'Harlem Shake' craze? Yeah, Pittsburgh's got that, too
Gangnam Style?! Pfft!
That's so 2012.
These days, Harlem Shake videos are ushering in the next dance craze.
Grab a camera, some unusual clothes and a crowd of friends who can go from zero-to-60 on the excitement scale until you yell “cut.”
That's all you'll need to contribute to the fast-growing universe of wildly popular 30-second music clips that have flooded YouTube.
And scores of people — including those from colleges in Western Pennsylvania — have been doing just that, at a rate of 4,000 video posts a day.
Here's the script:
Each video is set to the electronic dance track song “Harlem Shake” by Baauer, and begins with one person, usually wearing a helmet or mask, dancing alone in a crowd of seemingly oblivious people.
Then the bass kicks.
With no transition, the next scene jumps to everyone shaking, flailing and dancing, most times with props and in wild costumes.
The University of Pittsburgh's Men's Glee Club was looking for something to gin up excitement to help promote its European tour this summer. Shakin' it in front of a camera seemed to fit the bill.
Each of its 80 singers brought a tuxedo and a wild costume to film a Harlem Shake clip during Wednesday's rehearsal. The group's video features glee club president Ukwen Akpoji pop-locking in a white motorcycle helmet, amid rows of club singers.
The practice room then erupts into an ocean of revelers that includes people waving flags, a security guard riding a stick horse and a guy with bucket pretending to throw confetti.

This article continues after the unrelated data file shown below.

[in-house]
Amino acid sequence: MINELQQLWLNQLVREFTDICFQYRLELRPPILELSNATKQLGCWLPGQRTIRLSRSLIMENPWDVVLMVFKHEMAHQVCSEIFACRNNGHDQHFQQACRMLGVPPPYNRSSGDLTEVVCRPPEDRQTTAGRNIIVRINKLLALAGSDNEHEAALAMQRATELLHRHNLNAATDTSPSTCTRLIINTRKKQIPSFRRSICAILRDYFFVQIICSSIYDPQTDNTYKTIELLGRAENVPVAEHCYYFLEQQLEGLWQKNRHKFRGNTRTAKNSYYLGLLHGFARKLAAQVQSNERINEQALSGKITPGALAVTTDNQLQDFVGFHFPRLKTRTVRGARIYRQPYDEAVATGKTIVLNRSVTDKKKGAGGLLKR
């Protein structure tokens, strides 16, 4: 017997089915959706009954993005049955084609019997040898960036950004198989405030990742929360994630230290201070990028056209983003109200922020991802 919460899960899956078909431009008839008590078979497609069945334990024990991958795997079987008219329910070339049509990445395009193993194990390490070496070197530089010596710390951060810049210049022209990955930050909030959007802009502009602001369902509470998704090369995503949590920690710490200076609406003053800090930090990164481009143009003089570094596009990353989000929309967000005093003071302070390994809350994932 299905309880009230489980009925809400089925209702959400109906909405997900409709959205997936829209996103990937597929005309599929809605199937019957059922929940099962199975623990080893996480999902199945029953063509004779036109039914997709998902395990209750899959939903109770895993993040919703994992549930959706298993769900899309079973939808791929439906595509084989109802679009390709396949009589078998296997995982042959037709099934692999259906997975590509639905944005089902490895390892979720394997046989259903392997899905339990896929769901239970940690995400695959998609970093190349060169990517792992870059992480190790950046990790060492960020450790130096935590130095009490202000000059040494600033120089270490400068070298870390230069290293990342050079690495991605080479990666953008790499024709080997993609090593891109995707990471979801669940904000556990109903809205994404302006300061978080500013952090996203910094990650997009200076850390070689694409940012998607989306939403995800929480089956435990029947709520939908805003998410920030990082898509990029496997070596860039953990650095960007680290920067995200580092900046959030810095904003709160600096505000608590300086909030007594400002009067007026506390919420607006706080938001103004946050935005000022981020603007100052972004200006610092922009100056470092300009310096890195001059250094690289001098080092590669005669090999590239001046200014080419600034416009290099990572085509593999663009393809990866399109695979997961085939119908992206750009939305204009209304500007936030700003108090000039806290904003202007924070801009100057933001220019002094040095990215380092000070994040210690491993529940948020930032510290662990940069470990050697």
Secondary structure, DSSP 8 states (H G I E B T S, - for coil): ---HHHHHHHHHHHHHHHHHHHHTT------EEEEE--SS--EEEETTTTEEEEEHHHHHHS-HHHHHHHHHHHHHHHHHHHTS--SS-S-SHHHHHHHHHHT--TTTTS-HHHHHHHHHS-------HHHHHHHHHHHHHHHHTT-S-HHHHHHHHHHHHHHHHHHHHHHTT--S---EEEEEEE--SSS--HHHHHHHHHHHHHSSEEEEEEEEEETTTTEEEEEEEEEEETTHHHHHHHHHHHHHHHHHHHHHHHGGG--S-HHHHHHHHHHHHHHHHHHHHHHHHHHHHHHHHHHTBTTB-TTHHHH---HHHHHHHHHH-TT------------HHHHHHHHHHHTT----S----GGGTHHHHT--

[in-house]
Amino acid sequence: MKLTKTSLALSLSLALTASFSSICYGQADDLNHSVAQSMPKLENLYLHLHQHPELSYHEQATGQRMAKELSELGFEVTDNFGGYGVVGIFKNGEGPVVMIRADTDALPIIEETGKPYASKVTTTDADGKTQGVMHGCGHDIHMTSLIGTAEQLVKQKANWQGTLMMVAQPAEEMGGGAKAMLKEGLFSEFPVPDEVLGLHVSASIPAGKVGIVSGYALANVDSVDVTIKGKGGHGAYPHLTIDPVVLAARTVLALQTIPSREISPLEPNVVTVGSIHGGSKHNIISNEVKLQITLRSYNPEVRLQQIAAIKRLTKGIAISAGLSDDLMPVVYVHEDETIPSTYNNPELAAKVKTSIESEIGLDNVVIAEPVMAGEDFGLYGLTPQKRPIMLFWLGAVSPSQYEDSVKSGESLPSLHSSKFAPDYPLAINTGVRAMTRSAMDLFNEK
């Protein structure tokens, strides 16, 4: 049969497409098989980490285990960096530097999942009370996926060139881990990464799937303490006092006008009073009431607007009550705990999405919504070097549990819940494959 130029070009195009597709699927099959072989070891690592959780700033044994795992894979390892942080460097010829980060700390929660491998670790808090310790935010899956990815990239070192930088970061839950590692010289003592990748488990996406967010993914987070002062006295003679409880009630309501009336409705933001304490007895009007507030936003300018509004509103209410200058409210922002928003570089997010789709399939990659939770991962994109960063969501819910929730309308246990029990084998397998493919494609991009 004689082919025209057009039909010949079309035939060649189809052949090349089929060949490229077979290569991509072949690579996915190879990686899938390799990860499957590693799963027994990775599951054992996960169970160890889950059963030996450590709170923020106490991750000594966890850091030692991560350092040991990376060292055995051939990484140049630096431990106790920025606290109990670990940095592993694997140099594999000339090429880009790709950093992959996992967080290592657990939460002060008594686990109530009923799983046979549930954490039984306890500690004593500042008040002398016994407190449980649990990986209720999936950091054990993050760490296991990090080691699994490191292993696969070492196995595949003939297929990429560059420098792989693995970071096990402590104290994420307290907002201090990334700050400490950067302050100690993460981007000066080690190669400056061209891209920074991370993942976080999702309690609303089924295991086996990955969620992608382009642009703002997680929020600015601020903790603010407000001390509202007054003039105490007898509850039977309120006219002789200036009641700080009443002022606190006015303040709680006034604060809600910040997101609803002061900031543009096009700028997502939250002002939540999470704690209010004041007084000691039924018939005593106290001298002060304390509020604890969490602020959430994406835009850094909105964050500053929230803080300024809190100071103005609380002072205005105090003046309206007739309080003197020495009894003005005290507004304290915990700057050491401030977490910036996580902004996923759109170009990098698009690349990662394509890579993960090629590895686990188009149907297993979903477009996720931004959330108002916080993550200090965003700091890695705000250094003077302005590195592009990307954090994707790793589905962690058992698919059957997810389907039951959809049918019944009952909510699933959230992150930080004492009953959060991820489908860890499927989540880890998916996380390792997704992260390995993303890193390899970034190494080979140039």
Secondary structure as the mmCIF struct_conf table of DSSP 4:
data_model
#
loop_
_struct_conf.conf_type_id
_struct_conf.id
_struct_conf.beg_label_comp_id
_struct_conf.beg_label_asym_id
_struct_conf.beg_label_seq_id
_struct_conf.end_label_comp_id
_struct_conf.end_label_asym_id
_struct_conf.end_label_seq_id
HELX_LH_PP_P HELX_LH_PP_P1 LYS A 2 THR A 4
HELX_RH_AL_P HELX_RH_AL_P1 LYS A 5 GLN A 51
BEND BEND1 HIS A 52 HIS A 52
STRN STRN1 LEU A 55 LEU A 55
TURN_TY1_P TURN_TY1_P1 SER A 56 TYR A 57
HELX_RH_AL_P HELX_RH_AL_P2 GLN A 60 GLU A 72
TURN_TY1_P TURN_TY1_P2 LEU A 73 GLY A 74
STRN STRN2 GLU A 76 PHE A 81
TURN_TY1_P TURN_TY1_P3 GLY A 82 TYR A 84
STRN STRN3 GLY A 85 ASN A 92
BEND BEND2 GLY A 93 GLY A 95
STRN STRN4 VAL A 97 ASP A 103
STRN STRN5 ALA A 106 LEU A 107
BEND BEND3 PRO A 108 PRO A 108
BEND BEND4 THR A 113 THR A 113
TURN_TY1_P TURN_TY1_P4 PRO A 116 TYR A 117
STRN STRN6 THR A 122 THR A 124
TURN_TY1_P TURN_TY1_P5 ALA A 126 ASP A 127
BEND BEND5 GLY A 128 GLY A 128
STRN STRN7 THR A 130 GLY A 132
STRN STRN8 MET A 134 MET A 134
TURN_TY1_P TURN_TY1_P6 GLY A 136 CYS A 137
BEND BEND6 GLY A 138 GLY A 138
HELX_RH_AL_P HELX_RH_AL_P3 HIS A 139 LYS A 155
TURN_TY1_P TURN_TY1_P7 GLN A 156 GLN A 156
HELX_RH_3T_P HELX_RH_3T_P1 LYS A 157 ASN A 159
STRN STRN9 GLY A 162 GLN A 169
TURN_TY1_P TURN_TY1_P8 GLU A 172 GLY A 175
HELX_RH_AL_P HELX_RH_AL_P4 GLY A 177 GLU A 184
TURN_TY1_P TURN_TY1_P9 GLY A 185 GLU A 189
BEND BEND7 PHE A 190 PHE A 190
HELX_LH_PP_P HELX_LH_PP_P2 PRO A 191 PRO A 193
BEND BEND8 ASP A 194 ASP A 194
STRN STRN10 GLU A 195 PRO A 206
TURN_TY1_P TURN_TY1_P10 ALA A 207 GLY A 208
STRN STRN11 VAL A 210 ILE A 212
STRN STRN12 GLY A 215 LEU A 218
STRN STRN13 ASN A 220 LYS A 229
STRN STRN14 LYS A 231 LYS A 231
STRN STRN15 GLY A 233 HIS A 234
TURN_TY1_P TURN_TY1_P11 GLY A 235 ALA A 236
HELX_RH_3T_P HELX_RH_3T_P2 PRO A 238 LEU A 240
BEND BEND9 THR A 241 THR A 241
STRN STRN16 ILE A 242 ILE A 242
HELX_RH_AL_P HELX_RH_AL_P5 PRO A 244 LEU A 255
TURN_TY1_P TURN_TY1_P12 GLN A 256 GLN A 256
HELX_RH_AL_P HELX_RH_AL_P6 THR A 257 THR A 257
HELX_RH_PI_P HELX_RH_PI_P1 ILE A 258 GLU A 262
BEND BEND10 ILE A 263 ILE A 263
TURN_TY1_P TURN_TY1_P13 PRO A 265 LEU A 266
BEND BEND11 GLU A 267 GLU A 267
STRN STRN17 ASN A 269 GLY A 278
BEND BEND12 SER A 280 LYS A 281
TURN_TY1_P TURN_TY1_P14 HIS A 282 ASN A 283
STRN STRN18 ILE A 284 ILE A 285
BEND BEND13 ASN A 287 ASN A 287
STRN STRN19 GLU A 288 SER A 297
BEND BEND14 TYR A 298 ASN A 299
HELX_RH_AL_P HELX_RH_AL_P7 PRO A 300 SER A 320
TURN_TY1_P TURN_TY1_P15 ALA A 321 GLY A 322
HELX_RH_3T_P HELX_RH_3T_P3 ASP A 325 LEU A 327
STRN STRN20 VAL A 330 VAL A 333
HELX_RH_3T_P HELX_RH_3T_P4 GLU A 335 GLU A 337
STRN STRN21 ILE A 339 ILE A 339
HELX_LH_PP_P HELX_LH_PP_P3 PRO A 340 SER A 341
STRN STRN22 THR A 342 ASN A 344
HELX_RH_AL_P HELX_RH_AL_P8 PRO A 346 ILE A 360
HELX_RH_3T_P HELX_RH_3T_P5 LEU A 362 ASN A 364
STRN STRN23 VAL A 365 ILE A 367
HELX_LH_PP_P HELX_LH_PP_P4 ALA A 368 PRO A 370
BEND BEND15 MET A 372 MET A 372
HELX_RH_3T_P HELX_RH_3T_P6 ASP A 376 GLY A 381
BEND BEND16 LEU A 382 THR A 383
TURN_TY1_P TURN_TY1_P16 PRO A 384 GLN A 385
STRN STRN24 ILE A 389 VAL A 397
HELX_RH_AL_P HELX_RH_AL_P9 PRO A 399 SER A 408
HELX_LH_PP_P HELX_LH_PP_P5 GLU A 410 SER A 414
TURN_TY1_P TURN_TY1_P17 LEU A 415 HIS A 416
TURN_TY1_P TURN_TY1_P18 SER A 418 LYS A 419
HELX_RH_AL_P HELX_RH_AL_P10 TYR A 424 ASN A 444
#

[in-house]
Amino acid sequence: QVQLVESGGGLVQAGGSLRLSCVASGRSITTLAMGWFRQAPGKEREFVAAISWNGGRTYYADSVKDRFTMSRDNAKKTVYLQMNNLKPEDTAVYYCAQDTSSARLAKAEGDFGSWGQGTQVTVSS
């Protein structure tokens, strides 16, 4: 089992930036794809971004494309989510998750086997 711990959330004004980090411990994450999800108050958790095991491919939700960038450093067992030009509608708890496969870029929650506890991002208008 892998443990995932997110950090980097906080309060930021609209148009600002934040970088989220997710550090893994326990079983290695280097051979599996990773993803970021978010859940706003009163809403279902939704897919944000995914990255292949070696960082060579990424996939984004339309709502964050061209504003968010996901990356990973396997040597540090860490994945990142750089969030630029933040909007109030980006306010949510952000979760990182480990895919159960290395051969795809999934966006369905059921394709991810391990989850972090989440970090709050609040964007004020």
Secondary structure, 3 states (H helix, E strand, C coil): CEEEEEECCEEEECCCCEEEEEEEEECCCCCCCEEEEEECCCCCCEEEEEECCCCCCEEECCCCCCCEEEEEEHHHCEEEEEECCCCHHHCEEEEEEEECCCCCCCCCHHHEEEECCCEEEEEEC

“It was a great time,” says Akpoji, a 22-year-old senior pharmacy student. “Our director keeps to the tradition of glee club music, but allows us to branch out and do things like this, something so contemporary and fun.”
Other videos have been posted by students from Clarion University, Pitt's Kappa Sigma fraternity and the Art Institute of Pittsburgh.
The videos' digestible brevity is part of their appeal, so much so the trend may stick for a while, says Steven Hallock, director of Point Park University's School of Communications.
At first blush, the videos may seem to some as kids just having fun. But they also may carry an underlying message.
“It's a fresh breath of nonconformity,” he says. “It shows that all it takes is one person to break out of a conforming world to inspire change.”
YouTube's trends manager Kevin Allocca says the meme is exploding; as of Feb. 11, 12,000 Harlem Shake videos have been posted this month. Those videos have been watched upward of 44 million times.
Chris Ramirez is a staff writer for Trib Total Media. He can be reached at firstname.lastname@example.org or 412-380-5682.